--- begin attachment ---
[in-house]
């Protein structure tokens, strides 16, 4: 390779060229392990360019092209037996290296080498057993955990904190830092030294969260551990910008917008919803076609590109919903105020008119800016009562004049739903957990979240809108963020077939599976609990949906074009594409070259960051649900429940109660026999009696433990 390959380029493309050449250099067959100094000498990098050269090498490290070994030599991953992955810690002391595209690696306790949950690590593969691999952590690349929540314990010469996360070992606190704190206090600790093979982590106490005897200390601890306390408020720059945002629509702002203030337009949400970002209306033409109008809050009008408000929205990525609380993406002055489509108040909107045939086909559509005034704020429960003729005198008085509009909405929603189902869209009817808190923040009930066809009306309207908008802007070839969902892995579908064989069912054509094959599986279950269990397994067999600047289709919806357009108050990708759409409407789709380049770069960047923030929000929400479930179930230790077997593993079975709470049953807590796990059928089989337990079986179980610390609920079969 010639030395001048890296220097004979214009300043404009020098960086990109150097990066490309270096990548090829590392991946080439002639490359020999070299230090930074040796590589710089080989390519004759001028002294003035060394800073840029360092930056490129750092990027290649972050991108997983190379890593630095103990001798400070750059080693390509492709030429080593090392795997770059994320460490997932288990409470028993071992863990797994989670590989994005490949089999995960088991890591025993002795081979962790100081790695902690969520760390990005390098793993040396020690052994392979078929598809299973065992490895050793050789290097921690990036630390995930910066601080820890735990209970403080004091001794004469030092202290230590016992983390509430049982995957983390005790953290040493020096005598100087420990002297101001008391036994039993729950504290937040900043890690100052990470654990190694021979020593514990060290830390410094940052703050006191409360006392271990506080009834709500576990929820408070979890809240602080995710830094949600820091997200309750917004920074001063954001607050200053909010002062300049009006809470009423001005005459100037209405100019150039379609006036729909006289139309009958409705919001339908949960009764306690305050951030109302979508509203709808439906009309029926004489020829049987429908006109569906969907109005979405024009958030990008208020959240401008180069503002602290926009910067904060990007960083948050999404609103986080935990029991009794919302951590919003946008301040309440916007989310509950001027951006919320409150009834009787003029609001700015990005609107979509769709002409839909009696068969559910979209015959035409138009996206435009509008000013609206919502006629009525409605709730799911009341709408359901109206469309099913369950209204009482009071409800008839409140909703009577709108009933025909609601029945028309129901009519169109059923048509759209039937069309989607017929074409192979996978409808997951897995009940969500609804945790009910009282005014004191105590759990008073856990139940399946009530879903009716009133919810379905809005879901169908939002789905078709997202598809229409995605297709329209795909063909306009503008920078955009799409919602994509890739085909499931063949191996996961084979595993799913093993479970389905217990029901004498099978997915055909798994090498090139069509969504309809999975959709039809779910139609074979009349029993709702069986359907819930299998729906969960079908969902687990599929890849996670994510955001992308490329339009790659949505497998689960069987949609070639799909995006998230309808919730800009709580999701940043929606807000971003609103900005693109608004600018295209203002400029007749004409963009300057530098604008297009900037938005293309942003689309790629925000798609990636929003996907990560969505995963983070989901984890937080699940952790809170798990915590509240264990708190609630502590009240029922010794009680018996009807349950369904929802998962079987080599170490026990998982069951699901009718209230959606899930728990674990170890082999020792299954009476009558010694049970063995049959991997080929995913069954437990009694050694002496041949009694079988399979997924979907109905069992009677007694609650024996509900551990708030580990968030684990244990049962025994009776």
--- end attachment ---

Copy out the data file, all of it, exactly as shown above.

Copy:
[in-house]
């Protein structure tokens, strides 16, 4: 390779060229392990360019092209037996290296080498057993955990904190830092030294969260551990910008917008919803076609590109919903105020008119800016009562004049739903957990979240809108963020077939599976609990949906074009594409070259960051649900429940109660026999009696433990 390959380029493309050449250099067959100094000498990098050269090498490290070994030599991953992955810690002391595209690696306790949950690590593969691999952590690349929540314990010469996360070992606190704190206090600790093979982590106490005897200390601890306390408020720059945002629509702002203030337009949400970002209306033409109008809050009008408000929205990525609380993406002055489509108040909107045939086909559509005034704020429960003729005198008085509009909405929603189902869209009817808190923040009930066809009306309207908008802007070839969902892995579908064989069912054509094959599986279950269990397994067999600047289709919806357009108050990708759409409407789709380049770069960047923030929000929400479930179930230790077997593993079975709470049953807590796990059928089989337990079986179980610390609920079969 010639030395001048890296220097004979214009300043404009020098960086990109150097990066490309270096990548090829590392991946080439002639490359020999070299230090930074040796590589710089080989390519004759001028002294003035060394800073840029360092930056490129750092990027290649972050991108997983190379890593630095103990001798400070750059080693390509492709030429080593090392795997770059994320460490997932288990409470028993071992863990797994989670590989994005490949089999995960088991890591025993002795081979962790100081790695902690969520760390990005390098793993040396020690052994392979078929598809299973065992490895050793050789290097921690990036630390995930910066601080820890735990209970403080004091001794004469030092202290230590016992983390509430049982995957983390005790953290040493020096005598100087420990002297101001008391036994039993729950504290937040900043890690100052990470654990190694021979020593514990060290830390410094940052703050006191409360006392271990506080009834709500576990929820408070979890809240602080995710830094949600820091997200309750917004920074001063954001607050200053909010002062300049009006809470009423001005005459100037209405100019150039379609006036729909006289139309009958409705919001339908949960009764306690305050951030109302979508509203709808439906009309029926004489020829049987429908006109569906969907109005979405024009958030990008208020959240401008180069503002602290926009910067904060990007960083948050999404609103986080935990029991009794919302951590919003946008301040309440916007989310509950001027951006919320409150009834009787003029609001700015990005609107979509769709002409839909009696068969559910979209015959035409138009996206435009509008000013609206919502006629009525409605709730799911009341709408359901109206469309099913369950209204009482009071409800008839409140909703009577709108009933025909609601029945028309129901009519169109059923048509759209039937069309989607017929074409192979996978409808997951897995009940969500609804945790009910009282005014004191105590759990008073856990139940399946009530879903009716009133919810379905809005879901169908939002789905078709997202598809229409995605297709329209795909063909306009503008920078955009799409919602994509890739085909499931063949191996996961084979595993799913093993479970389905217990029901004498099978997915055909798994090498090139069509969504309809999975959709039809779910139609074979009349029993709702069986359907819930299998729906969960079908969902687990599929890849996670994510955001992308490329339009790659949505497998689960069987949609070639799909995006998230309808919730800009709580999701940043929606807000971003609103900005693109608004600018295209203002400029007749004409963009300057530098604008297009900037938005293309942003689309790629925000798609990636929003996907990560969505995963983070989901984890937080699940952790809170798990915590509240264990708190609630502590009240029922010794009680018996009807349950369904929802998962079987080599170490026990998982069951699901009718209230959606899930728990674990170890082999020792299954009476009558010694049970063995049959991997080929995913069954437990009694050694002496041949009694079988399979997924979907109905069992009677007694609650024996509900551990708030580990968030684990244990049962025994009776």